TBH, if I didn’t have to be there at the conference this year, I’ll stay home or go on holiday someplace else. America is such a joke nowadays and I feel guilty about saying it.
My uncle P is visiting. Haven’t seen him in years and years and years!! He lives in SFO, is focusing on his photography and gave me his email so we can keep in touch better. He is quite possibly my favourite uncle because he does engineering for a bit for money then he goes off to do photography, which is the way to live. Now he’s into cooking so I love him even more.
He’s already been to PRC and Burma to take pictures. He says he is focusing on trees. Hopefully when he gets home he can share some of his work.
Met for lunch with sis, mum, uncle A and auntie J, and sis. We’ll meet again on saturday so sis can bring my niece.
Met mm and lily for lunch to share japan travel experience. At first we talked about going together but extensive communication with lily showed that we have different travel styles so best if we stuck to sharing experiences.
We went to toast box and had laksa. It’s a casual semi-fast food place so we could sit there as long as we liked; and we ended up having more drinks. Singapore place, so teh-o for me. It was a hot day but dry so we walked around for a bit after lunch.
Lily went home for dinner and we continued to look for a replacement fridge. My credit card points run out tomorrow so we were especially in a hurry. The problem was the available space, width and height were okay but not deep enough for most of the models we thought we okay. The smart shop assistant suggested we call up the bank to check if I can extend the points and, yay, success! Three months’ extension which solves the urgency issue.
We had wine and pizza at hmv café to celebrate and then went to find this ice cream stall. I had 2 vouchers for a free ice cream cone that expire tomorrow and no extension this time. This was from a chocolate place called dalloyau that we’d never heard of. Their shops are in the high-end shopping centres and they seem to peddle expensive chocolate, cake and coffee. The vouchers are for specifically, chocolate truffle ice cream.
As soon as the assistant handed me the cone I knew it wasn’t quite the chocolate truffle we were thinking of. Instead of truffle made from hot cream/milk and chocolate, this is truffle the mushroom-fungus that grows in the ground and gets shaved over food like pasta and omelettes. The smell is distinctive. The problem for me, it overwhelmed the rich chocolate taste of the ice cream and left an unpleasant aftertaste.
Adding truffle to a dish instantly signals it’s something luxurious and exclusive. And like the gold leaf ice cream we didn’t try in Kanazawa, truffle in ice cream screams of pretentiousness, pointlessness and frankly, lack of palette. At least gold doesn’t taste of anything. I have come across truffle in dessert before and mushroom dessert is unusual, but can be tasty. Obviously no one in dalloyau watched the episode on MKR where truffled truffles with truffle ice cream got creamed by the judges.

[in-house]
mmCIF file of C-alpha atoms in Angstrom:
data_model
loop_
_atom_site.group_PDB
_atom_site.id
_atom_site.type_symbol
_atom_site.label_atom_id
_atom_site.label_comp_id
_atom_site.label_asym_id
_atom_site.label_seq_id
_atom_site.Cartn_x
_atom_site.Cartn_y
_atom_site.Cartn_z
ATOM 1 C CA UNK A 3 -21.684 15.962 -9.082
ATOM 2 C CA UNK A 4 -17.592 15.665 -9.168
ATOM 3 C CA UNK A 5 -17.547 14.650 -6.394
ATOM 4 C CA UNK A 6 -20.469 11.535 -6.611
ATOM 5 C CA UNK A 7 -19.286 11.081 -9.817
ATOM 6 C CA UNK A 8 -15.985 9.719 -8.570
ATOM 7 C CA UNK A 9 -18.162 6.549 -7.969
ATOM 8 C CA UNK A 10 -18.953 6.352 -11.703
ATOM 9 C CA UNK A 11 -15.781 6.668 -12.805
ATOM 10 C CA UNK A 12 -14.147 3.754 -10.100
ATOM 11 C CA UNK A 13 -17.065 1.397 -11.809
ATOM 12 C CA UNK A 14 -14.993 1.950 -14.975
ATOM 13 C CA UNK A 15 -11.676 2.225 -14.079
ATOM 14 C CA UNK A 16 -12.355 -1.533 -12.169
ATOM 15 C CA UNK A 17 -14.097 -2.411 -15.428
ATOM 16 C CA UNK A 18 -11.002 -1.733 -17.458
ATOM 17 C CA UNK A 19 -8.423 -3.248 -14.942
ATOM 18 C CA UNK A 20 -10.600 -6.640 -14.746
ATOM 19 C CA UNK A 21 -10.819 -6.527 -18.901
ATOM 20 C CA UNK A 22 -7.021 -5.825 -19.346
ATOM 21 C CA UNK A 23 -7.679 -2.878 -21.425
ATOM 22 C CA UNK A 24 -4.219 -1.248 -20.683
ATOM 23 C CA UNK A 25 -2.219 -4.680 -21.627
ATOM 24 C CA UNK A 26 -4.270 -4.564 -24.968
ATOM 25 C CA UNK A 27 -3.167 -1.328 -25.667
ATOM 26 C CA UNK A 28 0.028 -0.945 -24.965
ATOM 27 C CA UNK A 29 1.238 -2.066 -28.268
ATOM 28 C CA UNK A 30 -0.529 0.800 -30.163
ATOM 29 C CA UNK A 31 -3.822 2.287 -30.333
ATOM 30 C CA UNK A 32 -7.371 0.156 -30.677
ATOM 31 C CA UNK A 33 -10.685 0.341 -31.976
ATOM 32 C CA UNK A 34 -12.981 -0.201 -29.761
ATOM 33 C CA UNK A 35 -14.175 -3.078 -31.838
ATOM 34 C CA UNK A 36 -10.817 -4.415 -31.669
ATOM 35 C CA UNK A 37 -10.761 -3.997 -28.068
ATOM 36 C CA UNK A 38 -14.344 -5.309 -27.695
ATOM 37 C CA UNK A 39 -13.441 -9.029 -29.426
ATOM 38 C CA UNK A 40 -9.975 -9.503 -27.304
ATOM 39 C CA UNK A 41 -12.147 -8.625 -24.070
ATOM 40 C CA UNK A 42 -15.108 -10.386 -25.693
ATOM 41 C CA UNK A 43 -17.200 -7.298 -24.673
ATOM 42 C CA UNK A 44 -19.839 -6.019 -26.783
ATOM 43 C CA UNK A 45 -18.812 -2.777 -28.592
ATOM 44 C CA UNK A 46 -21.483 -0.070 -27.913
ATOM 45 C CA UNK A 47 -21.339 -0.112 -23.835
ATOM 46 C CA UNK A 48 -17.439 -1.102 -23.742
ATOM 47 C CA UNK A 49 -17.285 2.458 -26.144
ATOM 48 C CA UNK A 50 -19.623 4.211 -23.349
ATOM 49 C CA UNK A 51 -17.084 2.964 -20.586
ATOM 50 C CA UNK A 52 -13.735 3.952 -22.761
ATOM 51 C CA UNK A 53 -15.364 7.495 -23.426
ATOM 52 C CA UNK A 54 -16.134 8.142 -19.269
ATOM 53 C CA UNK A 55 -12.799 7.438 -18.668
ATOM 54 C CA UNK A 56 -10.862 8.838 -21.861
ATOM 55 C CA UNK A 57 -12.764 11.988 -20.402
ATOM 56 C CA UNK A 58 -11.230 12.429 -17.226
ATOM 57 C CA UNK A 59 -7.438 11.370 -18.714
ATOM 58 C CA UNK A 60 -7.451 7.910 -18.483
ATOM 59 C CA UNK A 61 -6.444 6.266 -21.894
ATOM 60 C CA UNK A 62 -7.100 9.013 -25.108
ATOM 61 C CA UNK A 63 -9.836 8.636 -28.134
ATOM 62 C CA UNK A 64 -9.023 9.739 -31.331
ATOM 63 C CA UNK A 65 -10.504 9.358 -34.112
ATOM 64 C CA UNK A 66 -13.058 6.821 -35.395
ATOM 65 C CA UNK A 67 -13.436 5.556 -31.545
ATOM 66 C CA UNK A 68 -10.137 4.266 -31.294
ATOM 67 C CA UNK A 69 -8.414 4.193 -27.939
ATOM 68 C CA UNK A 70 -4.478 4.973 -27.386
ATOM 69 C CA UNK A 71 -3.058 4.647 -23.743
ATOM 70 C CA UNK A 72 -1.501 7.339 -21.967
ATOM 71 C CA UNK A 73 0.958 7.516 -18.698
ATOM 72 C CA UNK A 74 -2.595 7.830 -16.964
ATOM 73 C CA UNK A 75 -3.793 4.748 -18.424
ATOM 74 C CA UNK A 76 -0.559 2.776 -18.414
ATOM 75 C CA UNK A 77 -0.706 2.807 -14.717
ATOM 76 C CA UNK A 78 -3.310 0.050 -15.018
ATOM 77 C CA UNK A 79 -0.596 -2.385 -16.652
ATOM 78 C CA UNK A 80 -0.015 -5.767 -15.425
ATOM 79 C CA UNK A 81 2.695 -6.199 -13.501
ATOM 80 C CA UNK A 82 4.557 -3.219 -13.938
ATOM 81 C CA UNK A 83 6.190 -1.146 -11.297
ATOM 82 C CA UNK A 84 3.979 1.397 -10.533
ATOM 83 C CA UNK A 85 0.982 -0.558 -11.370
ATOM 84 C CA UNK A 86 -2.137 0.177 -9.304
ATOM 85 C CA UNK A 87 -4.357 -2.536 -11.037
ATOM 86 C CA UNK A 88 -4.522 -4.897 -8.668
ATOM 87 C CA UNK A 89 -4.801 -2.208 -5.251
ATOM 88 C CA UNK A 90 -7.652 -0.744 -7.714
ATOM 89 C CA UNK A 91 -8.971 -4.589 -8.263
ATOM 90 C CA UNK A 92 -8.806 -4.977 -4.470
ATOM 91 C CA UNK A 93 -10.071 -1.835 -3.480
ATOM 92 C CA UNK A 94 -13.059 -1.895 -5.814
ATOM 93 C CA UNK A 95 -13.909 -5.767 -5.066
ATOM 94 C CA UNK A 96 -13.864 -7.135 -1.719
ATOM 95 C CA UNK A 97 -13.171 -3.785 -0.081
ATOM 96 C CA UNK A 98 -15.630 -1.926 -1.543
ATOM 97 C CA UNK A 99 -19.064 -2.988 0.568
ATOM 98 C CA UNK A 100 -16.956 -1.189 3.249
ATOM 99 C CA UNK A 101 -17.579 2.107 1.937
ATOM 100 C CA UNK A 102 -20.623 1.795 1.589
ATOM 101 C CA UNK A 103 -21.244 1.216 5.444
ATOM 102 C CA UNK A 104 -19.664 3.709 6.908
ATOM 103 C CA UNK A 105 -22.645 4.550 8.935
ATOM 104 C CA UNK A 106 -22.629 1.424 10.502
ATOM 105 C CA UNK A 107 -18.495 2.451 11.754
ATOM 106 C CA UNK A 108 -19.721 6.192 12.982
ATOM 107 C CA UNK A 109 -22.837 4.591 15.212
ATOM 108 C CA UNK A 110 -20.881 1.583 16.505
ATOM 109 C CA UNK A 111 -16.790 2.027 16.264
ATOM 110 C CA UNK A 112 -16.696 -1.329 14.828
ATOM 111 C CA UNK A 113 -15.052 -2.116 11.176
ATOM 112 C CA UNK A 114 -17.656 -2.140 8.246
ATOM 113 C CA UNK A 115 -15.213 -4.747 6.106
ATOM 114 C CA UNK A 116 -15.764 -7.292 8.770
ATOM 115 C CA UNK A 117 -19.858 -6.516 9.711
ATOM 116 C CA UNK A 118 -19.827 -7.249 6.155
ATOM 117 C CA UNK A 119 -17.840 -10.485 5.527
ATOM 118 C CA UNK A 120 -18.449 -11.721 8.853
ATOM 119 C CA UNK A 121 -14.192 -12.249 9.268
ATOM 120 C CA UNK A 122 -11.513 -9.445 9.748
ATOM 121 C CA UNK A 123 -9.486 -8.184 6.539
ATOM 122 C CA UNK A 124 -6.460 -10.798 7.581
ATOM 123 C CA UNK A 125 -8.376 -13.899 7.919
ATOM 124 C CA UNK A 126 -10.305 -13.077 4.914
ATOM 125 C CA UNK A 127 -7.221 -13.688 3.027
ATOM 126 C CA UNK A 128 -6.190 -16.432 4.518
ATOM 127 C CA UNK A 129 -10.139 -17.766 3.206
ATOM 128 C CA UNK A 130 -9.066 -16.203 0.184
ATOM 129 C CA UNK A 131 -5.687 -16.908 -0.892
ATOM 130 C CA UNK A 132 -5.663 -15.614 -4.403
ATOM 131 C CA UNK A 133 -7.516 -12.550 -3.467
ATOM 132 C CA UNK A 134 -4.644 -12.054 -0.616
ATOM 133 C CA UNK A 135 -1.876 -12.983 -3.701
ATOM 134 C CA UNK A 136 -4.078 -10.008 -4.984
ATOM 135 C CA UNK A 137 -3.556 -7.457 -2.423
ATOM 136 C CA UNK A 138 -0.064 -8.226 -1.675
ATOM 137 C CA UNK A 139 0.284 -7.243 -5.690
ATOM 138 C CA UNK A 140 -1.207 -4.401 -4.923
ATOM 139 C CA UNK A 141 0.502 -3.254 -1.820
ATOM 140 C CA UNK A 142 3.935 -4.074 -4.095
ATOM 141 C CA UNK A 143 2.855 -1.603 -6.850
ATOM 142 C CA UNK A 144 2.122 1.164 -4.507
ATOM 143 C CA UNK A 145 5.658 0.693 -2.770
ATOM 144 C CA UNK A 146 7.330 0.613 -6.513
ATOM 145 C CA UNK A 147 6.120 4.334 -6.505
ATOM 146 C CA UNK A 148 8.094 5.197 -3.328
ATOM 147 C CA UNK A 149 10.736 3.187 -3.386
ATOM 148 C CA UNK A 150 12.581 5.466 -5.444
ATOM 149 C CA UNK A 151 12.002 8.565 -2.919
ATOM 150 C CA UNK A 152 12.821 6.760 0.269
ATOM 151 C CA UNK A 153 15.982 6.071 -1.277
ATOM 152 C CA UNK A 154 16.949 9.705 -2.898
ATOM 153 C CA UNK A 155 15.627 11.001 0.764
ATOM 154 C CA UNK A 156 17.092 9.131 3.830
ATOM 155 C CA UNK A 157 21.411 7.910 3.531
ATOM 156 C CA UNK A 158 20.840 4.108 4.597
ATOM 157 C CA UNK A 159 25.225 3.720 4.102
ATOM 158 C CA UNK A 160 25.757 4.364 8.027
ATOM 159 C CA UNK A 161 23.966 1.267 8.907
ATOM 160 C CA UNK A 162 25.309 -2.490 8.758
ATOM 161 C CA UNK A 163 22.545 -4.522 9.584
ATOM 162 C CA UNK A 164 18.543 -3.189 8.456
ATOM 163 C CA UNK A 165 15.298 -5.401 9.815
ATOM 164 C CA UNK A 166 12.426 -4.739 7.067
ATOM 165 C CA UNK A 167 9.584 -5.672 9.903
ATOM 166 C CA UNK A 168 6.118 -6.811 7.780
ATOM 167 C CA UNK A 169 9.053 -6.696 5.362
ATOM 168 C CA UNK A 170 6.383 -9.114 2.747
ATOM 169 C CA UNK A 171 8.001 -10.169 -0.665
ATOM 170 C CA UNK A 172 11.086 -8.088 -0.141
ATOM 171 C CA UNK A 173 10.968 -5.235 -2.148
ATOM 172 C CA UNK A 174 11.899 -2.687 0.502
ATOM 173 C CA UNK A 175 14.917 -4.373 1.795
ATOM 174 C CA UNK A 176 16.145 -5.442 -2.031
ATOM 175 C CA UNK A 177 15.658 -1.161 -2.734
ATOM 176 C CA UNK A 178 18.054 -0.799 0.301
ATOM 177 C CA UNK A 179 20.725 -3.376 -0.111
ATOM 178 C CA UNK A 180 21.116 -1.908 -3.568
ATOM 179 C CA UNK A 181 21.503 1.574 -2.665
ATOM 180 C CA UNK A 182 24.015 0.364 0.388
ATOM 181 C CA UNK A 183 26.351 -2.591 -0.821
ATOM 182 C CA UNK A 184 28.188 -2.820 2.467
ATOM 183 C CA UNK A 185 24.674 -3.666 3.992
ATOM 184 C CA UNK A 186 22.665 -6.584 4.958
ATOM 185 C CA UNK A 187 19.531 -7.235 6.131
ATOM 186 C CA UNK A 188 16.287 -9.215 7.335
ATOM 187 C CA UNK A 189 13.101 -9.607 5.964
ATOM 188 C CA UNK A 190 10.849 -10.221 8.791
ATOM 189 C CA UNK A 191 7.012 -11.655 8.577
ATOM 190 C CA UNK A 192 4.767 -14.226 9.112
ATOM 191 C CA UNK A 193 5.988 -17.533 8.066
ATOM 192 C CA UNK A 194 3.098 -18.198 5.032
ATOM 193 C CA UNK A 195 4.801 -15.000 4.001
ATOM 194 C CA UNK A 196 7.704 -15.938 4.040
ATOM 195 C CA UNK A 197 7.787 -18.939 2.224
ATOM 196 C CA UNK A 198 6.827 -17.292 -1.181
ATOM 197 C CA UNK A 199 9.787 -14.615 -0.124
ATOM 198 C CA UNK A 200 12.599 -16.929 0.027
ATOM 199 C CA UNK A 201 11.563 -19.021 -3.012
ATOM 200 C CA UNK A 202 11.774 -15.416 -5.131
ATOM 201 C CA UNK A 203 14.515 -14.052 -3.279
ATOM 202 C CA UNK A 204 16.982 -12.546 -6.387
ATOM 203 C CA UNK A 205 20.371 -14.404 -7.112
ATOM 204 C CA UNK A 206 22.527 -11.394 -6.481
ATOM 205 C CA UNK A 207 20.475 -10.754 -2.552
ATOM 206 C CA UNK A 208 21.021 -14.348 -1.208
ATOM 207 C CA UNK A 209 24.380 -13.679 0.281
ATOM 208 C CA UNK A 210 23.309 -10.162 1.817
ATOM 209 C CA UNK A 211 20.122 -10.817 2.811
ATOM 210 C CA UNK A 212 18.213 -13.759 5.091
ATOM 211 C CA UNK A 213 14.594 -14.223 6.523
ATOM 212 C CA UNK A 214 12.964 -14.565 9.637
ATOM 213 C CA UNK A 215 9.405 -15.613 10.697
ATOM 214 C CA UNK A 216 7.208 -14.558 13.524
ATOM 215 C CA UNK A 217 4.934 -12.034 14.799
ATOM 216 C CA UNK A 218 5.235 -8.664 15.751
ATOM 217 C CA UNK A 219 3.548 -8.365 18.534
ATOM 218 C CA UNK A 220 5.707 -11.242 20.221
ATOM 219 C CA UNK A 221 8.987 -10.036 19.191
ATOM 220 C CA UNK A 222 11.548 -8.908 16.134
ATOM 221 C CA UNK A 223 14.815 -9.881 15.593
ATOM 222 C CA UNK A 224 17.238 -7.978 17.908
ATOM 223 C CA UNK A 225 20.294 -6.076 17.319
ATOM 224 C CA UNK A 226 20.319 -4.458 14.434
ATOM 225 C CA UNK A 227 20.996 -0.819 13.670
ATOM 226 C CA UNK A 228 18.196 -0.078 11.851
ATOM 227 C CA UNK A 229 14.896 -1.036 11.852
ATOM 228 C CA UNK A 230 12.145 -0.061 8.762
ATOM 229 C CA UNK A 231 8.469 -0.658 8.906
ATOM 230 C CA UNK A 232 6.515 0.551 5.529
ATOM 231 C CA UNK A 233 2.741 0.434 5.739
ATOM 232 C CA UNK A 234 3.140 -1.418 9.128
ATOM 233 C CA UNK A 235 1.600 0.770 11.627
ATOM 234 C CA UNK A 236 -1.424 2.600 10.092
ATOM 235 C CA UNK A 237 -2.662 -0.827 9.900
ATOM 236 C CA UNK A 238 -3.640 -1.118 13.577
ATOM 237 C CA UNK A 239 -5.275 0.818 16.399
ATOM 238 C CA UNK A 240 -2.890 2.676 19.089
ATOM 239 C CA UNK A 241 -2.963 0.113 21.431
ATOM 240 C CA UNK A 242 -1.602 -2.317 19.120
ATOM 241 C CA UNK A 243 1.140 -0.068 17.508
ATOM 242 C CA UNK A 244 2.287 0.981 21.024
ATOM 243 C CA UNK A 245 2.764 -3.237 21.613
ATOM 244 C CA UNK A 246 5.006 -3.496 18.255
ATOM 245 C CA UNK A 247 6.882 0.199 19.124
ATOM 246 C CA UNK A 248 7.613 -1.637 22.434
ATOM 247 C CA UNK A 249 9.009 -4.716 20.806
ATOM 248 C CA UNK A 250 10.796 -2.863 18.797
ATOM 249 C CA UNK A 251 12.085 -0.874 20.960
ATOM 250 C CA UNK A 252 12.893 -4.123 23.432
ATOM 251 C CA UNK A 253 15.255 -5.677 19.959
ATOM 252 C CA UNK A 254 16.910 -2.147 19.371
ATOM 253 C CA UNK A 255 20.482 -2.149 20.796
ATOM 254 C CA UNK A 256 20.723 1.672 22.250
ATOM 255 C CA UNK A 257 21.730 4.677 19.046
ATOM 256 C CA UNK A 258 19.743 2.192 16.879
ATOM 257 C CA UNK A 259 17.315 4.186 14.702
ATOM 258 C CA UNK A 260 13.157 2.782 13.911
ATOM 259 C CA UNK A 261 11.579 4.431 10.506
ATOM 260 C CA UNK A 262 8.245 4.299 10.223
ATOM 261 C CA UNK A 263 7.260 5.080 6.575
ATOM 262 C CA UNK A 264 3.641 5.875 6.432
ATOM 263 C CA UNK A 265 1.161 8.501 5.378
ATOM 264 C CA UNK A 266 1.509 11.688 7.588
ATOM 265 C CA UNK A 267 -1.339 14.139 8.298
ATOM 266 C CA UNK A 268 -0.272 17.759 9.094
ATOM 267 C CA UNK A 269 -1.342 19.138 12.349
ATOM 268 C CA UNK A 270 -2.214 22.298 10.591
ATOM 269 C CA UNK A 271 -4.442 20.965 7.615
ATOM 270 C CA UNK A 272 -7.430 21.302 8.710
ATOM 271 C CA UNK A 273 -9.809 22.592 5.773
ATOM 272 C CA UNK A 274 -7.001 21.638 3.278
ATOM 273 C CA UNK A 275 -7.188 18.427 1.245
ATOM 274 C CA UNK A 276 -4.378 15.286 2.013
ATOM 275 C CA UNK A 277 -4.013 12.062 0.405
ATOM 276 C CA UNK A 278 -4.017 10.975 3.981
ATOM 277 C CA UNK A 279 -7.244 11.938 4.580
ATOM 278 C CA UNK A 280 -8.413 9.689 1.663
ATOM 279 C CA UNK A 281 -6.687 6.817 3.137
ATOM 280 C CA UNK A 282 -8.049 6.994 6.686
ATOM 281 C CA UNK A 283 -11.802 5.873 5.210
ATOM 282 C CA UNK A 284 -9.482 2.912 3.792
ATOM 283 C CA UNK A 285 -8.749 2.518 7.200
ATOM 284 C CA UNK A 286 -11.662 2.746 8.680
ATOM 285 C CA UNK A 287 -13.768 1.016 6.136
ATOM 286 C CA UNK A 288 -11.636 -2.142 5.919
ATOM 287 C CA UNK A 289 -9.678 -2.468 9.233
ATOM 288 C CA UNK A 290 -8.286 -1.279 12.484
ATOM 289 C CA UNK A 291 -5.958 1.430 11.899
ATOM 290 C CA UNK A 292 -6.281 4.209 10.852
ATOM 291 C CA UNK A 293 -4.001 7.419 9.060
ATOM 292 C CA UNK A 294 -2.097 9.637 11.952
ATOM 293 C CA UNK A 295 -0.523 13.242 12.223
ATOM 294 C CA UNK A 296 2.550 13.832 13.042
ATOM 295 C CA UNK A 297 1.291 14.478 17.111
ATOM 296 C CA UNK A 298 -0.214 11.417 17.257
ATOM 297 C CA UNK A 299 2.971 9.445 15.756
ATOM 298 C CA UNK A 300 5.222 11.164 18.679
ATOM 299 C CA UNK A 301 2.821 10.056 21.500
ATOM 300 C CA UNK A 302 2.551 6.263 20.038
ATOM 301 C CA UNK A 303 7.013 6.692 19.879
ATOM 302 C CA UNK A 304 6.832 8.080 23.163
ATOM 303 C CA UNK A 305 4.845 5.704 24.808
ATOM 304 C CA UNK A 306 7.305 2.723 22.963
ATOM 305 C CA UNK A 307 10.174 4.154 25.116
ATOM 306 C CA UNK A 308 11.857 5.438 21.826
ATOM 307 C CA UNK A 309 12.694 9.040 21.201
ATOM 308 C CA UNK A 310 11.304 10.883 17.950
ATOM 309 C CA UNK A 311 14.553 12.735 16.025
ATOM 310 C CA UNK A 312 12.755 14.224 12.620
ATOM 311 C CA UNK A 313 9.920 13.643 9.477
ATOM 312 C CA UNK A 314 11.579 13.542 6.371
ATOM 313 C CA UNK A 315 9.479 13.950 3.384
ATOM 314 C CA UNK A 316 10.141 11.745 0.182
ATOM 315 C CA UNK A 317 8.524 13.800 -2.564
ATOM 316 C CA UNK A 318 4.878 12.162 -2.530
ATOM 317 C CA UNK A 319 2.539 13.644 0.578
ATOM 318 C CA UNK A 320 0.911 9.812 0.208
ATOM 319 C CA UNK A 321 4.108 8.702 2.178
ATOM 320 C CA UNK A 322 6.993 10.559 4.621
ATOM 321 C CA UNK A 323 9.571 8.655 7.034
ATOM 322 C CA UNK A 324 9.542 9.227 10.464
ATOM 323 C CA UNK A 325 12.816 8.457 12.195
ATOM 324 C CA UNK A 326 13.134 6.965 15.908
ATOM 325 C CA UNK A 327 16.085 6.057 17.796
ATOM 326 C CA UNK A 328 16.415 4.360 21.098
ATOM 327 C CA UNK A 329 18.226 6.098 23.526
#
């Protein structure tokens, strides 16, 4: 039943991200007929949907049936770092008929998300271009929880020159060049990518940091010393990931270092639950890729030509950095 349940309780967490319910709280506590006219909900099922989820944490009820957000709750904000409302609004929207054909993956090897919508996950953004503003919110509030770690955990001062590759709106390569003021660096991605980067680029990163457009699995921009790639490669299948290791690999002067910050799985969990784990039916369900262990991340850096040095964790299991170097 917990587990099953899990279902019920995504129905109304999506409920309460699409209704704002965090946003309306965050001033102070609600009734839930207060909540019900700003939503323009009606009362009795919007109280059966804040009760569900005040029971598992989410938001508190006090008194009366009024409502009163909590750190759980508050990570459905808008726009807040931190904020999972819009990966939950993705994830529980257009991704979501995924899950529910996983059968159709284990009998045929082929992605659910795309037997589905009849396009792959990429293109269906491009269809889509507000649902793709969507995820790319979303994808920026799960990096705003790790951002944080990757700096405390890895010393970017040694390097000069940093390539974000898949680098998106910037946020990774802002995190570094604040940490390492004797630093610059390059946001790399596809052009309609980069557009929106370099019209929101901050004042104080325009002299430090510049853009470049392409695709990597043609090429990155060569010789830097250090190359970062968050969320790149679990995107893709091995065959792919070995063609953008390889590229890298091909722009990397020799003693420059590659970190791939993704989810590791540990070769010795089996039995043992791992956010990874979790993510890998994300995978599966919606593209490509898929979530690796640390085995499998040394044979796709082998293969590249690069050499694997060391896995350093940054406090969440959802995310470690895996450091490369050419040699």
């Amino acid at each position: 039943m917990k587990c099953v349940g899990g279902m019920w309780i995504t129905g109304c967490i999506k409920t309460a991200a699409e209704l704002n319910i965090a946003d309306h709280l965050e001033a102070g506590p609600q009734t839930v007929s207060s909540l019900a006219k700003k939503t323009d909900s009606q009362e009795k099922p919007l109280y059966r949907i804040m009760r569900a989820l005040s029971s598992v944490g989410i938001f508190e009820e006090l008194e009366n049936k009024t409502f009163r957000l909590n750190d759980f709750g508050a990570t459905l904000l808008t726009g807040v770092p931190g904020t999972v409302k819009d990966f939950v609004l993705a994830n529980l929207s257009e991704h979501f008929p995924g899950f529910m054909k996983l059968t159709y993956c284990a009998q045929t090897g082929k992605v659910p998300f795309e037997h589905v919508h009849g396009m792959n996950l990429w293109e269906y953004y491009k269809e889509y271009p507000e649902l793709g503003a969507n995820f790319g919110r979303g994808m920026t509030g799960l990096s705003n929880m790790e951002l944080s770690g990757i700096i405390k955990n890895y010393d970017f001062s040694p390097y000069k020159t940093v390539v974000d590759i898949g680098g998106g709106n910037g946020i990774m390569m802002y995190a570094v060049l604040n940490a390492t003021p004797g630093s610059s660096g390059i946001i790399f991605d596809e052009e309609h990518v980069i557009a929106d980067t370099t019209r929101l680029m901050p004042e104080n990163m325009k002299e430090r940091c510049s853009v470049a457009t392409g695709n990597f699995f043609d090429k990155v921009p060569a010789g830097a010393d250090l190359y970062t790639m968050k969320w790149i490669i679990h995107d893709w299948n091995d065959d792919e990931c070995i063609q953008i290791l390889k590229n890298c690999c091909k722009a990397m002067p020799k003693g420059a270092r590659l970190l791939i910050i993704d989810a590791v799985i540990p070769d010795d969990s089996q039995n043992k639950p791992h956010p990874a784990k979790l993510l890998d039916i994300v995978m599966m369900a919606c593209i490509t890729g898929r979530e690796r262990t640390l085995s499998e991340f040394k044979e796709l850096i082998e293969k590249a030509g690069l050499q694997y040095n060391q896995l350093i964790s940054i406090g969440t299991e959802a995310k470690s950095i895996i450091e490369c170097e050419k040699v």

The conclusion is, this shop added a luxurious ingredient for marketing purposes and we are clearly not shallow enough to be in their target market.
I saw this post at kottke during the Japan trip and saved it to read again later. This is one of the stories from Ethan Hawke’s Rules for a Knight:
One time, on a sweltering August night, Grandfather and I made camp down by the ocean. He said, “While I teach you about the ways of war, I want you to know that the real struggle is between the two wolves that live inside each of us.”
“Two wolves?” I asked, seated on an old log near the fire. My eyes were transfixed by the flames twisting uncomfortably in the night air.
“One wolf is evil,” he continued. “It is anger, envy, greed, arrogance, self-pity, guilt, resentment, inferiority, deceit, false pride.” He paused, poking at the embers of our fire with a long stick he’d been carving.
“The other is good. It is joy, love, hope, serenity, humility, loving-kindness, forgiveness, empathy, generosity, truth, compassion, faith.”
I considered that for a minute, then tentatively asked, “Which wolf will win?”
Sparks danced towards the stars as the old man stared into the glare of the flames and replied, “Whichever one you feed.”
I was at the right age to be profoundly affected when Reality Bites was released and have a copy of Hawke’s The Hottest State. He’s always appeared to be a thoughtful actor and his writing seems to be that of a sensitive person underneath a broody exterior. Quite intrigued by the book, will put it on the list.
Kottke’s self-reflection on the story is so on point:
I’ve been feeding the wrong wolf recently. He’s so hungry and there’s been a lot of available food, but I’ve got to get back on track.